Adverse effects[edit]

Adverse effects by incidence:[1][19][20]

Very common (>10% incidence) adverse effects include:

  • Anorexia
  • Somnolence
  • Dizziness
  • Agitation
  • Irritability
  • Confusional state
  • Depression
  • Diplopia
  • Memory impairment
  • Decreased bicarbonate

Common (1-10% incidence) adverse effects include:


Zonisamide and other carbonic anhydrase inhibitors such as topiramate, furosemide, and hydrochlorothiazide have been known to interfere with amobarbital, which has led to inadequate anesthetization during the Wada test.[21] Zonisamide may also interact with other carbonic anhydrase inhibitors to increase the potential for metabolic acidosis.[1]

Additionally, the metabolism of zonisamide is inhibited by ketoconazole, ciclosporin, miconazole, fluconazole and carbamazepine (in descending order of inhibition) due to their effects on the CYP3A4 enzyme.[22]

Zonisamide is not known to inhibit cytochrome P450 enzymes when present at therapeutic concentrations.[23]

Mechanism of action[edit]

Zonisamide is an antiseizure drug chemically classified as a sulfonamide and unrelated to other antiseizure agents. The precise mechanism by which zonisamide exerts its antiseizure effect is unknown, although it is believed that the drug blocks sodium and T-type calcium channels, which leads to the suppression of neuronal hypersynchronization (that is, seizure-form activity).[5] It is also known to be a weak carbonic anhydrase inhibitor (similarly to the anticonvulsant topiramate). It is also known to modulate GABAergic and glutamatergic neurotransmission.[5][24][25][26][27]



Variable, yet relatively rapid rate of absorption with a time to peak concentration of 2.8-3.9 hours. Bioavailability is close to 100% and food has no effect on the bioavailability of zonisamide but may affect the rate of absorption.[28][23]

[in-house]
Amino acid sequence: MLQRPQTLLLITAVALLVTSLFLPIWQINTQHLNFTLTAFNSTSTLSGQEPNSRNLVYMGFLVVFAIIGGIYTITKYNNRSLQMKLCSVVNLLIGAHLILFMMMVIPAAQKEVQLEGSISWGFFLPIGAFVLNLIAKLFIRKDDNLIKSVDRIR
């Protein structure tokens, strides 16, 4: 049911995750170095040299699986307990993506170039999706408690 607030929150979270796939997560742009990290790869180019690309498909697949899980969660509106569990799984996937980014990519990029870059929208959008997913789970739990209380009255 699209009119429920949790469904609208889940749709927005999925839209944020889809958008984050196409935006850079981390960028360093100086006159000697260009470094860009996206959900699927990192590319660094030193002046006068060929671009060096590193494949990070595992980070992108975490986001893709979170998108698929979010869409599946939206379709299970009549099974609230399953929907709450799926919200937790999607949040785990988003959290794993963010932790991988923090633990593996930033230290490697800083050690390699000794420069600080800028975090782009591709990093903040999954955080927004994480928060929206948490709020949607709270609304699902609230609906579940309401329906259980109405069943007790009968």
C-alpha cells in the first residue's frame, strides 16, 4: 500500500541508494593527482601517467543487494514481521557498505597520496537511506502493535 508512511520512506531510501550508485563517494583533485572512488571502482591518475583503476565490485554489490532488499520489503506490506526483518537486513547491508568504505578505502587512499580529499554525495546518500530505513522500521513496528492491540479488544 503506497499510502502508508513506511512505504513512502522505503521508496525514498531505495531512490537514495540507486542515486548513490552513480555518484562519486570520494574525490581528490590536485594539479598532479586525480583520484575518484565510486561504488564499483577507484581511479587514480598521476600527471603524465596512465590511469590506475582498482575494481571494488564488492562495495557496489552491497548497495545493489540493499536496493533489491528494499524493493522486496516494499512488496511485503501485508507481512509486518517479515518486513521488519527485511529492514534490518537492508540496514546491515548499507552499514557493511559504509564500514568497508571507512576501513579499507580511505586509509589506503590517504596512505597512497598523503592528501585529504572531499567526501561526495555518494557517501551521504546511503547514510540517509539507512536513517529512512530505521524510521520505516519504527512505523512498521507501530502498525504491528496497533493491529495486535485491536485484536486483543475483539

Zonisamide is metabolized mostly by the CYP3A4 isoenzyme, but also CYP3A7 and CYP3A5,[29] to 2-(sulphamoylacetyl)-phenol via reductive cleavage of the 1,2-benzisoxazole ring.[30]


Zonisamide was discovered by Uno and colleagues in 1972[31] and launched by Dainippon Sumitomo Pharma (formerly Dainippon Pharmaceutical) in 1989 as Excegran in Japan.[32] It was marketed by Élan in the United States starting in 2000 as Zonegran, before Élan transferred their interests in zonisamide to Eisai Co., Ltd. in 2004.[33] Eisai also markets Zonegran in Asia (China, Taiwan, and fourteen others)[34] and Europe (starting in Germany and the United Kingdom).[35]


  1. ^ a b c d e f g "Zonegran® Product Information" (PDF). TGA eBusiness Services. SciGen (Australia) Pty Ltd. 4 April 2013. Retrieved 18 November 2013.
  2. ^ a b Grover, ND; Limaye, RP; Gokhale, DV; Patil, TR (November–December 2013). "Zonisamide: a review of the clinical and experimental evidence for its use in Parkinson's disease". Indian Journal of Pharmacology. 45 (6): 547–55. doi:10.4103/0253-7613.121266. PMC 3847242. PMID 24347760.